You’ve heard it a thousand times from writing mentors, and you’ll hear it a thousand times more:
Show, don’t tell.
But what does it mean?
If you struggle with the difference between the two, you’re not alone. Once you’ve got it, it seems simple. But until you do, this maxim causes as many questions as anything in the writing world.
Is it really that important? You bet it is. If you want your writing noticed by a publisher or an agent—and for the right reasons—it’s vital you master the art of showing.
So let’s see if I can solidify the concept in your mind right here, right now.
I want to supercharge your showing vs. telling radar—and make it simple.
Showing vs. Telling—the Difference
When you tell rather than show, you simply inform your reader of information rather than allowing him to deduce anything.
You’re supplying information by simply stating it. You might report that a character is “tall,” or “angry,” or “cold,” or “tired.”
Showing would paint a picture the reader could see in her mind’s eye.
If your character is tall, your reader can deduce that because you mention others looking up when they talk with him. Or he has to duck to get through a door. Or when posing for a photo, he has to bend his knees to keep his head in proximity of others.
Rather than telling that your character is angry, show it by describing his face flushing, his throat tightening, his voice rising, his slamming a fist on the table. When you show, you don’t have to tell.
Cold? Don’t tell me; show me. Your character pulls her collar up, tightens her scarf, shoves her hands deep into her pockets, turns her face away from the biting wind.
Tired? He can yawn, groan, stretch. His eyes can look puffy. His shoulders could slump. Another character might say, “Didn’t you sleep last night? You look shot.”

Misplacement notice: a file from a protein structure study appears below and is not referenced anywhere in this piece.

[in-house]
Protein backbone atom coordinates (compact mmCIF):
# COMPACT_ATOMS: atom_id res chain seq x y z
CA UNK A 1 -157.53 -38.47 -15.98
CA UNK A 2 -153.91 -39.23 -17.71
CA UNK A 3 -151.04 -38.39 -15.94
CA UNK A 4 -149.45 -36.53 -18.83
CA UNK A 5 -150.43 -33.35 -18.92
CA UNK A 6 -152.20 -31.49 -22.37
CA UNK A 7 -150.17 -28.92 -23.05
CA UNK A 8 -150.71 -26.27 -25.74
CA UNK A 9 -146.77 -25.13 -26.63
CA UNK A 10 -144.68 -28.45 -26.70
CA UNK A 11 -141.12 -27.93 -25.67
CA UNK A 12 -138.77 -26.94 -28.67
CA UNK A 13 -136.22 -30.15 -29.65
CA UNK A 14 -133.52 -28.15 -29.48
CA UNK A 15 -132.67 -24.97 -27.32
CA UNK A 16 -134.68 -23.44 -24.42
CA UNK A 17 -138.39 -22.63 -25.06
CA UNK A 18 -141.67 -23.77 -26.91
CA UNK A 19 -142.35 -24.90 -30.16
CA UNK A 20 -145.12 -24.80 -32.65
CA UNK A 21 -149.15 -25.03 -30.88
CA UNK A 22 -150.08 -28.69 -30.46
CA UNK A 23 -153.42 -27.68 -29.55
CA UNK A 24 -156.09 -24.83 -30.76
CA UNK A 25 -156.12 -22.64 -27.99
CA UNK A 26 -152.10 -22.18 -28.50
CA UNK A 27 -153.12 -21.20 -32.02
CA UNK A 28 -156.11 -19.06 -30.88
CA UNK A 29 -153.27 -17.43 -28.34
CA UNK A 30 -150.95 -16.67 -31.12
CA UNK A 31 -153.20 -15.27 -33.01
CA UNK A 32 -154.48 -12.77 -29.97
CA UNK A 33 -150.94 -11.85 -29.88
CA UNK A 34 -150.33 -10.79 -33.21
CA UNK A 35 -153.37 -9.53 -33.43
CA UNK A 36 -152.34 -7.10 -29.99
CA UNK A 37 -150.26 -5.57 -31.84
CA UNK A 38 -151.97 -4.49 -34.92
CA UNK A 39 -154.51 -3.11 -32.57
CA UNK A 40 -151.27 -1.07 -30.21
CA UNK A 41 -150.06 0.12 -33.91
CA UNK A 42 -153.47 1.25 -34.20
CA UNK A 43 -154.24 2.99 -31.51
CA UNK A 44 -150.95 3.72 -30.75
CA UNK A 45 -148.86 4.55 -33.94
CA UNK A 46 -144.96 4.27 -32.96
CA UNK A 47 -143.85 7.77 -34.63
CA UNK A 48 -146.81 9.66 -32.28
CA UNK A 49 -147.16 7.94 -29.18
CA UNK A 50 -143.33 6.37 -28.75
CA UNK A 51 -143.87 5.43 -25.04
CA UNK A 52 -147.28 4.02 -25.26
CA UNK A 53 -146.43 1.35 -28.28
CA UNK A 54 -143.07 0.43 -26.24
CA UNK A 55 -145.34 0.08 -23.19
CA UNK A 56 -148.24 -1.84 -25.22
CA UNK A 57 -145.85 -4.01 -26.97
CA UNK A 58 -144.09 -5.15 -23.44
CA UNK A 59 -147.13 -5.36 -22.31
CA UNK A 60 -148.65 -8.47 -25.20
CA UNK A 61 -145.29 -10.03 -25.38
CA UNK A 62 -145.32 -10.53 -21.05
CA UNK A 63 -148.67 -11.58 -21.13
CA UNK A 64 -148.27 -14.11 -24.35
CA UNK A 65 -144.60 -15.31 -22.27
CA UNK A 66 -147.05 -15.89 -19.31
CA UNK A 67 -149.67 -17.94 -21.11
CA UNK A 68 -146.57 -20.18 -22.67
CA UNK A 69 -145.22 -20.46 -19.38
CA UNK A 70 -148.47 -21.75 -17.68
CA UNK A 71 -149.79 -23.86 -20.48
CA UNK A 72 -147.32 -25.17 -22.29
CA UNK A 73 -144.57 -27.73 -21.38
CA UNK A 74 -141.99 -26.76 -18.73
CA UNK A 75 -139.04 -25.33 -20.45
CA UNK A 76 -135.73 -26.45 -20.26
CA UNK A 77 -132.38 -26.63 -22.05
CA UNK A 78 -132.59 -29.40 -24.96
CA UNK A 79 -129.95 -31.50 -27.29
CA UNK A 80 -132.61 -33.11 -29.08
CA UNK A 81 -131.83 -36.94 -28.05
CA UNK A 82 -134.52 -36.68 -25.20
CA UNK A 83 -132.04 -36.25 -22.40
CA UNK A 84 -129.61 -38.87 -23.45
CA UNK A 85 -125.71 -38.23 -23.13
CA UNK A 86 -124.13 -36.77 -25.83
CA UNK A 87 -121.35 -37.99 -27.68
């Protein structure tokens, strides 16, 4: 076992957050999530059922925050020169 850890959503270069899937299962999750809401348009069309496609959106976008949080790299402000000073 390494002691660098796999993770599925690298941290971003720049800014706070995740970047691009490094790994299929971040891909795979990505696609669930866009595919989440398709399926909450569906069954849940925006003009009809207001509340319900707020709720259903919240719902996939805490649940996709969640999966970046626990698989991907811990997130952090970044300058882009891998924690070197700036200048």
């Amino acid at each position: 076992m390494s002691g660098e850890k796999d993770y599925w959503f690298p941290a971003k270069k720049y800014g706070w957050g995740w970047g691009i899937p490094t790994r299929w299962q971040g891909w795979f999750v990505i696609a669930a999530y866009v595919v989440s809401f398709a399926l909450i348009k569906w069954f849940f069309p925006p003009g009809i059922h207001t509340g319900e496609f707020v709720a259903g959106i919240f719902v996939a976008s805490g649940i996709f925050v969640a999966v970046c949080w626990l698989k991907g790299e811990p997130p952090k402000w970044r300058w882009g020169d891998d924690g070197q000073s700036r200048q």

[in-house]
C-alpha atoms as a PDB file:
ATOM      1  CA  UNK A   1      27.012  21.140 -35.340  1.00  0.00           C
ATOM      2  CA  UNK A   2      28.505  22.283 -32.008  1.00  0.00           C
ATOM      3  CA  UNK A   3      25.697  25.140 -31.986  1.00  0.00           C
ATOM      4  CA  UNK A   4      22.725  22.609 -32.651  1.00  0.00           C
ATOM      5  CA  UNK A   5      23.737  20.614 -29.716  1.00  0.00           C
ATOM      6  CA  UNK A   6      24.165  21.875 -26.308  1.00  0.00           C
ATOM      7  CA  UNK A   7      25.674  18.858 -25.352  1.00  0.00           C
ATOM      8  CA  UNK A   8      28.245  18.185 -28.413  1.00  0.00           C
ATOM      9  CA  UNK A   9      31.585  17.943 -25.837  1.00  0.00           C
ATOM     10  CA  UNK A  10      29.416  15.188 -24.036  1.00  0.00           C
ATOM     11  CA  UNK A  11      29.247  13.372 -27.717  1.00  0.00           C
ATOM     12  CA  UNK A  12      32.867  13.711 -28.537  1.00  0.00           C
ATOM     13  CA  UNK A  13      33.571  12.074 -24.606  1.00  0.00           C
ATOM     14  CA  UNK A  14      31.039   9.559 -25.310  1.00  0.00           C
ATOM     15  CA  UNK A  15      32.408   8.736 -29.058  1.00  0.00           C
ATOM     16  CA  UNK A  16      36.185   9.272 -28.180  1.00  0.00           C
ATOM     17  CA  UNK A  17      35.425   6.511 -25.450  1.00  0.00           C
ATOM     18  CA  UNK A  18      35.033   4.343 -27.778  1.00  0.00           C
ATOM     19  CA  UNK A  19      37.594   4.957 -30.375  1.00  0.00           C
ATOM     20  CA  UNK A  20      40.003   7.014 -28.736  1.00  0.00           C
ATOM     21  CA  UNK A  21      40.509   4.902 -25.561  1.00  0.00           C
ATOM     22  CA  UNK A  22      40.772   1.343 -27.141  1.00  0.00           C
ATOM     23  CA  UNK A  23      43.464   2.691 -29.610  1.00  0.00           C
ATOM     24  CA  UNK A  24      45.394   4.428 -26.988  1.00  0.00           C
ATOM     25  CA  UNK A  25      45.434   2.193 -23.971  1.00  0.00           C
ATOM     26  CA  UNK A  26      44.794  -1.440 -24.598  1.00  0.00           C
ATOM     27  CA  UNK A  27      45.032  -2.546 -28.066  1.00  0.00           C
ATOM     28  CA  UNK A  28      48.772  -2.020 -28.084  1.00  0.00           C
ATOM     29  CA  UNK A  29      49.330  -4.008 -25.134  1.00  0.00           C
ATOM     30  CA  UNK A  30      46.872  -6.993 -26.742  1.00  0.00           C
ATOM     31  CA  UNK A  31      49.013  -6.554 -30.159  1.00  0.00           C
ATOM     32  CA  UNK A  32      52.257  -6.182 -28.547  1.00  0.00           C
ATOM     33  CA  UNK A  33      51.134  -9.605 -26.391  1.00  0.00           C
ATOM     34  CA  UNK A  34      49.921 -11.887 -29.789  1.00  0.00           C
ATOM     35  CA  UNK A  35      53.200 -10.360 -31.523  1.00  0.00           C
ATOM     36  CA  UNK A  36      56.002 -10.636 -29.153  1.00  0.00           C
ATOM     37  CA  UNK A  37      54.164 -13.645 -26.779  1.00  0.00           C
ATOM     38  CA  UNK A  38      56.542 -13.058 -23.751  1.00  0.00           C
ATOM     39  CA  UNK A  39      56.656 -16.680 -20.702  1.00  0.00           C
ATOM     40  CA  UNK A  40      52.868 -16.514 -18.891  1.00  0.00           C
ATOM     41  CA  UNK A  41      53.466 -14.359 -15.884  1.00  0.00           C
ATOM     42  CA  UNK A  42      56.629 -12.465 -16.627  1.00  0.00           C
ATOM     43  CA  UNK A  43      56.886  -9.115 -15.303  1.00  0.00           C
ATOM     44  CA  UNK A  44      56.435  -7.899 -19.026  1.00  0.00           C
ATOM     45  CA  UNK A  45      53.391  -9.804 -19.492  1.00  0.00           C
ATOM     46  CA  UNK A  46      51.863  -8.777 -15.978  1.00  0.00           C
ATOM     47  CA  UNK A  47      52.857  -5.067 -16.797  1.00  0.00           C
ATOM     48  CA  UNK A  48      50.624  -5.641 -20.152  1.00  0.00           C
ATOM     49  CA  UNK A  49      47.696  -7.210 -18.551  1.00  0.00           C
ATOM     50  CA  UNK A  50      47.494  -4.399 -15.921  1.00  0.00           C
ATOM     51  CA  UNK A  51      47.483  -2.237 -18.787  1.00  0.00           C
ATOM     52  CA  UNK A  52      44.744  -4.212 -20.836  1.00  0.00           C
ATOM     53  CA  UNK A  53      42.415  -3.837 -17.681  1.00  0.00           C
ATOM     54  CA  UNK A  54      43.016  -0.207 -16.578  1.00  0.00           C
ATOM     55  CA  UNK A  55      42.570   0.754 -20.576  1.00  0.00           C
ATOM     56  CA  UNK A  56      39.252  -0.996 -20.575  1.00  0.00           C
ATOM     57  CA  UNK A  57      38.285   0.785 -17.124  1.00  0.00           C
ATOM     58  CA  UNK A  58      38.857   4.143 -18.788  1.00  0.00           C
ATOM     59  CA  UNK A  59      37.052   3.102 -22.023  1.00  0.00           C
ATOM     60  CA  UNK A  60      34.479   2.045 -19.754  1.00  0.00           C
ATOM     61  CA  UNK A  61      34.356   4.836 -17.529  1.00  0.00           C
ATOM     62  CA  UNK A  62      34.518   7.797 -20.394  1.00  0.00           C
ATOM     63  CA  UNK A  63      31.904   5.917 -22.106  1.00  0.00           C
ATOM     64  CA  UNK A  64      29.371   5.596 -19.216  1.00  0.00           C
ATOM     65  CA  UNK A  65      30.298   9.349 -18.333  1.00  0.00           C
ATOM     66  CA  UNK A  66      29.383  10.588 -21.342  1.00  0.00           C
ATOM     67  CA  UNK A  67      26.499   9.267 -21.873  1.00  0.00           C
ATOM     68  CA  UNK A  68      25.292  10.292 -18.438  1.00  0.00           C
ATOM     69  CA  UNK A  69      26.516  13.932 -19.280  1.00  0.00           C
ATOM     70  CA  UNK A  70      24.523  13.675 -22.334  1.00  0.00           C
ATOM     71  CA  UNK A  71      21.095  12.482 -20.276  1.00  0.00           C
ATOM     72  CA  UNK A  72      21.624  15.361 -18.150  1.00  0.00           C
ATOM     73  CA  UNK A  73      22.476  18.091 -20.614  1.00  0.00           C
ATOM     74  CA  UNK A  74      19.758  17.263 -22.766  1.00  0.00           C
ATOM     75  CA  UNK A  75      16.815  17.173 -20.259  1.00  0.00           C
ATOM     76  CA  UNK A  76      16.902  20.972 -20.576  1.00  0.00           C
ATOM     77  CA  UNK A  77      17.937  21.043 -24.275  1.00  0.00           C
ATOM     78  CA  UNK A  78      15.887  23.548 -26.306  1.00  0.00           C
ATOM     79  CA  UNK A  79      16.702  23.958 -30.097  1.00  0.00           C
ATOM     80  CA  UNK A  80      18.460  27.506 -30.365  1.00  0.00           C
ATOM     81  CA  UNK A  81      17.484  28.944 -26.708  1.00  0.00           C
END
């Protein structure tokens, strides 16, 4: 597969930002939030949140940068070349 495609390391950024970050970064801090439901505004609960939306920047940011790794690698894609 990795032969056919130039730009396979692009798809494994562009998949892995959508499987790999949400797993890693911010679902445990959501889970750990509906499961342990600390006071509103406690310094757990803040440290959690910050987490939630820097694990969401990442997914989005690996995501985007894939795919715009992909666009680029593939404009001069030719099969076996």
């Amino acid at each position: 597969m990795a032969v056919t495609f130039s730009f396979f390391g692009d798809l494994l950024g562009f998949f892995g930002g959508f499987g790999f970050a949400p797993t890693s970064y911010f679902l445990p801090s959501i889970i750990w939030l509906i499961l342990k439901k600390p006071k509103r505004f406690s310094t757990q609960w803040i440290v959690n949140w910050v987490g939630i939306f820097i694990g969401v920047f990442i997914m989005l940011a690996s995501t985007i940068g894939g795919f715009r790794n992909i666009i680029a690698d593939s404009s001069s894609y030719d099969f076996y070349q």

When you show rather than tell, you make the reader part of the experience. Rather than having everything simply imparted to him, he sees it in his mind and comes to the conclusions you want.
What could be better than engaging your reader—giving him an active role in the storytelling—or should I say the story-showing?
Telling: When they embraced she could tell he had been smoking and was scared.
Showing: When she wrapped her arms around him, the sweet staleness of tobacco enveloped her, and he was shivering.
Telling: The temperature fell and the ice reflected the sun.
Showing: Bill’s nose burned in the frigid air, and he squinted against the sun
reflecting off the street.
Telling: Suzie was blind.
Showing: Suzie felt for the bench with a white cane.
Telling: It was late fall.
Showing: Leaves crunched beneath his feet.
Telling: She was a plumber and asked where the bathroom was.
Showing: She wore coveralls carried a plunger and metal toolbox, and wrenches of various sizes hung from a leather belt around her waist. “Point me to the head,” she said.
Telling: I had a great conversation with Tim over dinner and loved hearing his stories.
Showing: I barely touched my food, riveted by Tim. “Let me tell you another story,” he said.
Is Telling Ever Acceptable?
Yes, it’s a mistake to take show, don’t tell as inviolable. While summary narrative is largely frowned upon, sometimes it’s a prudent choice. If there’s no value to the plot/tension/conflict/character arc by showing some mundane but necessary information, telling is preferable.
For instance, say you have to get your character to an important meeting and back, before the real action happens. Maybe he has to get clearance from his superiors before he can lead a secret raid.
Rather than investing several pages showing every aspect of the trip from packing, dressing, getting a cab to the airport, going through security, boarding the plane, arriving at his destination—you quickly tell that this way:
Three days later, after a trip to Washington to get the operation sanctioned by his superiors, Casey packed his weapons and camo clothes and set out to recruit his crew.
Then you immediately return to showing mode, describing his visits to trusted compatriots and getting them on board.
Why the Book Is Usually Better Than the Movie
The theater of the reader’s mind is more powerful than anything Hollywood can put on the screen. Well-written books trigger the theatre of the mind and allow readers to create their own visual.
Your writing can do the same if you master showing rather than telling.
Have another question about showing vs. telling? Ask me in the comments.